Most of the world knows Richard Noble as the gung-ho Englishman who drove his jet-powered land speed record car, Thrust 2, to a new record of 633mph on Nevada’s Black Rock Desert back in 1983, becoming the fastest man on earth for the next 14 years.
Many also know he was one of the kingpins of Thrust 2’s successor, Thrust SSC, driven by Andy Green to a new supersonic record of 763mph in 1997. And that more recently Noble and his team pressed on with a third jet-rocket-powered project, Bloodhound, that has so far run promisingly on a purpose-built track in South Africa but struck what looks like terminal trouble with financial backing.
What most won’t know, however, is that over an education-packed lifetime, Noble has instigated a grand total of 11 projects to set records or press British technology forward. As a result, he has a long history of discovering platoons of richly talented British technical experts – most of whom have been proud to help him – but also of running up against British financial backers who could have helped, and might have benefited from doing so, but were too cowed to gamble.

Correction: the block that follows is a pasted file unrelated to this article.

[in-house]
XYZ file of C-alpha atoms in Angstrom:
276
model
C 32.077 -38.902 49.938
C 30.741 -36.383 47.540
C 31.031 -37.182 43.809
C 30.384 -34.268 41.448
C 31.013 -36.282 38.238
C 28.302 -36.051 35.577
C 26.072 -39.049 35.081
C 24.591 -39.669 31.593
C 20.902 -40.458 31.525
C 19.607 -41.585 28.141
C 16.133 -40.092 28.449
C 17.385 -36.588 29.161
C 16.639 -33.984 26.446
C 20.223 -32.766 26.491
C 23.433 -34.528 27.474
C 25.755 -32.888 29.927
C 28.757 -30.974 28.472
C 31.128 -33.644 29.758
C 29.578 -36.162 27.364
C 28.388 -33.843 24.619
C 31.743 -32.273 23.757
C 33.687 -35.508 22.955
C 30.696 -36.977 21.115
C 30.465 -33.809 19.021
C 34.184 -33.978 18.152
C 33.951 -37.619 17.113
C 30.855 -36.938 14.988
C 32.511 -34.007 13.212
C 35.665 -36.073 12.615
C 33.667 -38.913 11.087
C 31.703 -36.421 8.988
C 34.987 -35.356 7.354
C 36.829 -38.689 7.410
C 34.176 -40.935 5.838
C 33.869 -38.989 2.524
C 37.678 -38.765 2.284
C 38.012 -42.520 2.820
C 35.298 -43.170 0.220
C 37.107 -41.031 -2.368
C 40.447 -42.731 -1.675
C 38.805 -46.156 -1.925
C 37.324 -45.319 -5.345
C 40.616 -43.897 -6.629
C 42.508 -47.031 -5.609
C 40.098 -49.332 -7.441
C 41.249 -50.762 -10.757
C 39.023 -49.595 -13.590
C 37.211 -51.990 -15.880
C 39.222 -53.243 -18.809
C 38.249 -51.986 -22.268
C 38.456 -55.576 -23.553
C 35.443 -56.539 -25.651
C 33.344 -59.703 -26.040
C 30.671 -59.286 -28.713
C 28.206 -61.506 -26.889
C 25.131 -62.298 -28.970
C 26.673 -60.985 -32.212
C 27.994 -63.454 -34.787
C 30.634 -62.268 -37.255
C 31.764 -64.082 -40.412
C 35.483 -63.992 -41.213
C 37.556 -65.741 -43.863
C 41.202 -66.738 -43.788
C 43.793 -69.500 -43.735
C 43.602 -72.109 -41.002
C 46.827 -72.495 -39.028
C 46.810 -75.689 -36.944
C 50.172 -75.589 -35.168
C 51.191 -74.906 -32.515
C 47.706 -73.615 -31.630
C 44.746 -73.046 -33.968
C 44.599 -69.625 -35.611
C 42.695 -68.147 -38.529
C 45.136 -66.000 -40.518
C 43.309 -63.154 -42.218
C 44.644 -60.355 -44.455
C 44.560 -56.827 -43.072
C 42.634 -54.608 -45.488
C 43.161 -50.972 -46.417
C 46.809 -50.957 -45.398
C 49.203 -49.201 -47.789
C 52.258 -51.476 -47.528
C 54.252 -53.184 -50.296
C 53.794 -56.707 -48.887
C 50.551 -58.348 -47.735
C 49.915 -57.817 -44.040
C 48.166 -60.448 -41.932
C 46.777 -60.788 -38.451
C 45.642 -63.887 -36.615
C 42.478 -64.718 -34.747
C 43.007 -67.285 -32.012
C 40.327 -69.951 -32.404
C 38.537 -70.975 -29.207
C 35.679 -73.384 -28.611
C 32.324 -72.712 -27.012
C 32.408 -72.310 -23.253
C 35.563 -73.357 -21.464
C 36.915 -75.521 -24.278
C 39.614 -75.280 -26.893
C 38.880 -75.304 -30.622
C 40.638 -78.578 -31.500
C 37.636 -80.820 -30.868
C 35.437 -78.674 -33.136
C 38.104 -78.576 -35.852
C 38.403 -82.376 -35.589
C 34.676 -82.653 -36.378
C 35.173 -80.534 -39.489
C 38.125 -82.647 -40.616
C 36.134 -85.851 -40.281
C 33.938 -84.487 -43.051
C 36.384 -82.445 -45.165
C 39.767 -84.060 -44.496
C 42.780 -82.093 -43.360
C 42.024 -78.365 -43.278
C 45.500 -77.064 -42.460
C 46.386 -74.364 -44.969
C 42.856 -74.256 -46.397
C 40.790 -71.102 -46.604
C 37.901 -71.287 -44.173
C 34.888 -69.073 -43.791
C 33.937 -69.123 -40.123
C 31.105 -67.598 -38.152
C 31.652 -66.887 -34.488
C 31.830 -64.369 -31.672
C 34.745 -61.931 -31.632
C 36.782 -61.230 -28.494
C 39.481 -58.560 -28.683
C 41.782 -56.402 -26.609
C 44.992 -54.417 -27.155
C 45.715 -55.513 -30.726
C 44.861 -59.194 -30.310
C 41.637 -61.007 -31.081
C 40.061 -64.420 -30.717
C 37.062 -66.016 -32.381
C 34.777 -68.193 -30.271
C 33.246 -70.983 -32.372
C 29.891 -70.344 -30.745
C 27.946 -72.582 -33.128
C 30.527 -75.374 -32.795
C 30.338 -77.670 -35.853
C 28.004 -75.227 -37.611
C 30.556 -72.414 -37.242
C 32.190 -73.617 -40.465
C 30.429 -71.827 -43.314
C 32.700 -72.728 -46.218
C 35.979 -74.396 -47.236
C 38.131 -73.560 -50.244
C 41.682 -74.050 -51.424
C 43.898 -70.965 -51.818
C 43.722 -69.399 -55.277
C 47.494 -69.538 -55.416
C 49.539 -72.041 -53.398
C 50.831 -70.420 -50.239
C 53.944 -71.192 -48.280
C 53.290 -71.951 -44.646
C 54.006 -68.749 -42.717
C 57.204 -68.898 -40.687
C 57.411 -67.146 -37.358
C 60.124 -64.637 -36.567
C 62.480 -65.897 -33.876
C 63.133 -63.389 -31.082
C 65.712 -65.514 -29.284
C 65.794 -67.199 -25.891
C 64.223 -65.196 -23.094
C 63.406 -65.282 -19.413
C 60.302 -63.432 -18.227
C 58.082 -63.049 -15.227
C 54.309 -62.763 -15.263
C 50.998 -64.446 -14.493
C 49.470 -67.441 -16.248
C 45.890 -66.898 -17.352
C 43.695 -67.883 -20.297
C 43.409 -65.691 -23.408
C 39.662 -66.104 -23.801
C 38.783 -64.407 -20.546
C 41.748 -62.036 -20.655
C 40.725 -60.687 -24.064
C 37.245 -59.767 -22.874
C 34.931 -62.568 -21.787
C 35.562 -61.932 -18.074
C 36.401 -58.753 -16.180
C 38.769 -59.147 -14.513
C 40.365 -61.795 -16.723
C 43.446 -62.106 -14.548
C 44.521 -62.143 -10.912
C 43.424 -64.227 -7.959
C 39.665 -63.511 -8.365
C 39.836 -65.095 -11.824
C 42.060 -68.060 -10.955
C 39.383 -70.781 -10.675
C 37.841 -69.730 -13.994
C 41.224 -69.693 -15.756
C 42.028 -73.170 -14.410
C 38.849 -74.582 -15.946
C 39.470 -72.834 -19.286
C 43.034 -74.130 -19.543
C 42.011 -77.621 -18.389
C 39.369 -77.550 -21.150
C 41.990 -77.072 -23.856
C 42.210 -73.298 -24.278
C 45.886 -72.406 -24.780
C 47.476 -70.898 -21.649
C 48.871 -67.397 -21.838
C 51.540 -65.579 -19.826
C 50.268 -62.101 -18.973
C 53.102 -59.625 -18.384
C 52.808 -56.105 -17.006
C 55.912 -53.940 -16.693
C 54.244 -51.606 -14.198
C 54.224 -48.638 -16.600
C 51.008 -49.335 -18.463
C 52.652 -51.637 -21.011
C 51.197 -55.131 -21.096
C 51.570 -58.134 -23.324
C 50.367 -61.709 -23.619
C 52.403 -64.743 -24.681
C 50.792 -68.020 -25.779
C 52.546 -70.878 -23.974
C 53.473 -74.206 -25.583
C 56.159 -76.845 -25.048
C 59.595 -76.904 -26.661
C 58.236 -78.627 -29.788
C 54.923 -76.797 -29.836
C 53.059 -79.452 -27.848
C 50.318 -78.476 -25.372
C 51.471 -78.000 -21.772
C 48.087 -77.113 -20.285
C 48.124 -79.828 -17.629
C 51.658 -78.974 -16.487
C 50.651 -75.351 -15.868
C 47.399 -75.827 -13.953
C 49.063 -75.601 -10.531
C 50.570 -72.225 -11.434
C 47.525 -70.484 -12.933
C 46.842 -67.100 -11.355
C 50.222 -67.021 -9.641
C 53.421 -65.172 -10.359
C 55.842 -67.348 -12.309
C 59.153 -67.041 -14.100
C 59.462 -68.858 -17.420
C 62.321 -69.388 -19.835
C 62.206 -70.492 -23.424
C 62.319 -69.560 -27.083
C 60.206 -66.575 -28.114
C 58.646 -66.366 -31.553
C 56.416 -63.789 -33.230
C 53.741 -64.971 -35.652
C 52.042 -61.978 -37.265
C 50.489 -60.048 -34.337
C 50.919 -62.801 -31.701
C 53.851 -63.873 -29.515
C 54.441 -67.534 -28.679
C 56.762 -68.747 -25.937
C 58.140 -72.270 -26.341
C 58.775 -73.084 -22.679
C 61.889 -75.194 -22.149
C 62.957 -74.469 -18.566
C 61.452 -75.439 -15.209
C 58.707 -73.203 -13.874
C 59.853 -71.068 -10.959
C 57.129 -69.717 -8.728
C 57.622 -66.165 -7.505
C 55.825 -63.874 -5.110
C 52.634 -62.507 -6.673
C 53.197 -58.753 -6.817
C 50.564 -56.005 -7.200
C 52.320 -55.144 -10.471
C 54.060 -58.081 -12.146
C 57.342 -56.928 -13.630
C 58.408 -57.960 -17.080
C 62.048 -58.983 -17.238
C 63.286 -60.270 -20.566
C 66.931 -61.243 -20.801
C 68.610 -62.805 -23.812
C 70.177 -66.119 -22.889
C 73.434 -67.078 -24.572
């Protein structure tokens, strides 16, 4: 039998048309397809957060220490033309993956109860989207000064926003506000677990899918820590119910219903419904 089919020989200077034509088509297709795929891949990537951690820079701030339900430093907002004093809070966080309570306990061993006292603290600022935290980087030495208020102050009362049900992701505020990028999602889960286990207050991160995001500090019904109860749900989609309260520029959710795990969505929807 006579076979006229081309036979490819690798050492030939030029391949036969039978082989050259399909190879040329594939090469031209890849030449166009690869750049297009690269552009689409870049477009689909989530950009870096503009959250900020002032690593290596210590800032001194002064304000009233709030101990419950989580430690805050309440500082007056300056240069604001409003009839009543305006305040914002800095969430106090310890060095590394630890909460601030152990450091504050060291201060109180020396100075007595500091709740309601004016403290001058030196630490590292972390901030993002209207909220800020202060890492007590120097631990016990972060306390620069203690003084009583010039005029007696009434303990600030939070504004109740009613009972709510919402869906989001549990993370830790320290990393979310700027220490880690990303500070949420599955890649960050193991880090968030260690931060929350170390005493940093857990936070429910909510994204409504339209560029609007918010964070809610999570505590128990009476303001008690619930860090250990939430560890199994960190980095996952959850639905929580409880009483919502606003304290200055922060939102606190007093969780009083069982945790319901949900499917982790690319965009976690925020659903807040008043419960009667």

Now Noble has written an extraordinary book entitled Take Risk! (published by Evro), ostensibly to recognise and celebrate the many people who have helped him through a unique career but also to encourage others – principally the British-based organisations and individuals who might assist promising projects but, inexplicably, sometimes seem happier to see them fail.
“We’ve got to change the country,” declares Noble, no more than a minute into a conversation I thought was going to centre on his successes. “There can be no achievement without risk, and the people in a position to help have to realise it. To innovate, you’ve got to think laterally. Far too many of Britain’s structures – certainly the armed forces and even our so-called venture capitalists – are far too hierarchical to get things done.”
Raised in the 1950s, when Britain had just won the war and was “ablaze with new technology”, intensely patriotic Noble is full of disappointment that we’ve become so timid and careful. “It’s something the Americans say about us, and it really annoys me, given our proud history,” he says.